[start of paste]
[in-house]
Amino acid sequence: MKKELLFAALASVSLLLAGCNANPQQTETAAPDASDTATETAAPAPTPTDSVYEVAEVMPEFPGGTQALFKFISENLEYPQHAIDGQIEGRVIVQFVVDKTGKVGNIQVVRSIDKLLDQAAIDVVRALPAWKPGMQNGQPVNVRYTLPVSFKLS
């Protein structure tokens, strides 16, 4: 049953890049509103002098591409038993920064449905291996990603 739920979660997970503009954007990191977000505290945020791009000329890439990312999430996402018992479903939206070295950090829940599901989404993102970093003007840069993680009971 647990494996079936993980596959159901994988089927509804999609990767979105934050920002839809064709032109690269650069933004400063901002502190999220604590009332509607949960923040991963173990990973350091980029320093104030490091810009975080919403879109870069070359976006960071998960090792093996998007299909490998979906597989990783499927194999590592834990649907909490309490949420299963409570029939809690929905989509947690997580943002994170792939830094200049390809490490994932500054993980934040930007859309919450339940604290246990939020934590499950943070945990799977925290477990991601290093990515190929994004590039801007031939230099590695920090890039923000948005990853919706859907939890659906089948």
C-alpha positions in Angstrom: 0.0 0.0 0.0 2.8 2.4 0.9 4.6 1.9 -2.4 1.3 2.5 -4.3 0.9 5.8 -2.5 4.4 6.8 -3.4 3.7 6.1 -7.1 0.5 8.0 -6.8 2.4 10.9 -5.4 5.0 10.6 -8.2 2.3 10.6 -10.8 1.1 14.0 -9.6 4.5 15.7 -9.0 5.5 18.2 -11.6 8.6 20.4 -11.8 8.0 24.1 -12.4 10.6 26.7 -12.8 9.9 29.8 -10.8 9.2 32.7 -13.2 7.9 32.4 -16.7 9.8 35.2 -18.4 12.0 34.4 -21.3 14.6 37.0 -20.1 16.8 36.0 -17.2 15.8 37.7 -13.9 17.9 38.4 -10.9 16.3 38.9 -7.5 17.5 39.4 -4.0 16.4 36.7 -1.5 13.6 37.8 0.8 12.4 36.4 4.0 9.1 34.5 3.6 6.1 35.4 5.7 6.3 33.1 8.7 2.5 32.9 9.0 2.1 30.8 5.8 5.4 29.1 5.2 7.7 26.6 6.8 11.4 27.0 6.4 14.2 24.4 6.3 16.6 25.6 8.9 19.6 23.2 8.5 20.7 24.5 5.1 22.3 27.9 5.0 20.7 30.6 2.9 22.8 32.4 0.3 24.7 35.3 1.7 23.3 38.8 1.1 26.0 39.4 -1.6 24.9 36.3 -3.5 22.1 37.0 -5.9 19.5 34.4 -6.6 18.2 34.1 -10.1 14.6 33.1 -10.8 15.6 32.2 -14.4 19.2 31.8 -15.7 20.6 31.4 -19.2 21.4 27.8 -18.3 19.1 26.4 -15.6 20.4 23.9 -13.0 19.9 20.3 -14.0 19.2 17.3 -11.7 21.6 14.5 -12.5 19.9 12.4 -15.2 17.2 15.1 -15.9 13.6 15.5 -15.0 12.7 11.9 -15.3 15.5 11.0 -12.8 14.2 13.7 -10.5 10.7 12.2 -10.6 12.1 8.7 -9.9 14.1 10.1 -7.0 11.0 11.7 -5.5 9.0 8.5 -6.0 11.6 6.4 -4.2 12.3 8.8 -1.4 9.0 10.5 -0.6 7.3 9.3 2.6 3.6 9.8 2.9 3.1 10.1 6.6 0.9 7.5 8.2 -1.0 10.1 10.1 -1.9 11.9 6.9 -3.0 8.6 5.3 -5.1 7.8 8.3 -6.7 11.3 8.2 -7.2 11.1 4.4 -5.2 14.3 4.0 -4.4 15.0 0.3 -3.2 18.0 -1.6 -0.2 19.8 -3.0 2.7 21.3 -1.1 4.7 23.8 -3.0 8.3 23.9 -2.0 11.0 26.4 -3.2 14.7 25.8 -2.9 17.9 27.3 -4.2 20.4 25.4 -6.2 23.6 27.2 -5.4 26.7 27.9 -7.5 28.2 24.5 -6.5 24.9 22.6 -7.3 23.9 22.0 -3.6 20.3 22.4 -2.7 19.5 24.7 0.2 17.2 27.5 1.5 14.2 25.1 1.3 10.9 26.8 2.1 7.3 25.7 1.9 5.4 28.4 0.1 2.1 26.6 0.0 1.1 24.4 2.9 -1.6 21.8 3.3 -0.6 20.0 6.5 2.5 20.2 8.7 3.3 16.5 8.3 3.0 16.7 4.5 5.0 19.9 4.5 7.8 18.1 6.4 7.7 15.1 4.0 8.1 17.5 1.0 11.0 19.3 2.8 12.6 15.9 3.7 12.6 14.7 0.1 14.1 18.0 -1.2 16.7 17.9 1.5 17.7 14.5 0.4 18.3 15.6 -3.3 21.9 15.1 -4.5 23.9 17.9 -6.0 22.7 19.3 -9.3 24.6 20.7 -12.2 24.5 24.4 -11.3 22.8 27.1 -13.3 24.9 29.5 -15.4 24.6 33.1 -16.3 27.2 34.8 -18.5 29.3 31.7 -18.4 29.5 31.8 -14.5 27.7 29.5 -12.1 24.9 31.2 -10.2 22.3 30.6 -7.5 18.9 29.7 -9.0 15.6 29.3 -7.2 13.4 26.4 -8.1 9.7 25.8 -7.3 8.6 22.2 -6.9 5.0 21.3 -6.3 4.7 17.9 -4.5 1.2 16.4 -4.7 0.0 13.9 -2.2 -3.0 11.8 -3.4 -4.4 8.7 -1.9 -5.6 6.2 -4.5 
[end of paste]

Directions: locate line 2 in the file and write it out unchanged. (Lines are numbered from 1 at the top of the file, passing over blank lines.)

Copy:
Amino acid sequence: MKKELLFAALASVSLLLAGCNANPQQTETAAPDASDTATETAAPAPTPTDSVYEVAEVMPEFPGGTQALFKFISENLEYPQHAIDGQIEGRVIVQFVVDKTGKVGNIQVVRSIDKLLDQAAIDVVRALPAWKPGMQNGQPVNVRYTLPVSFKLS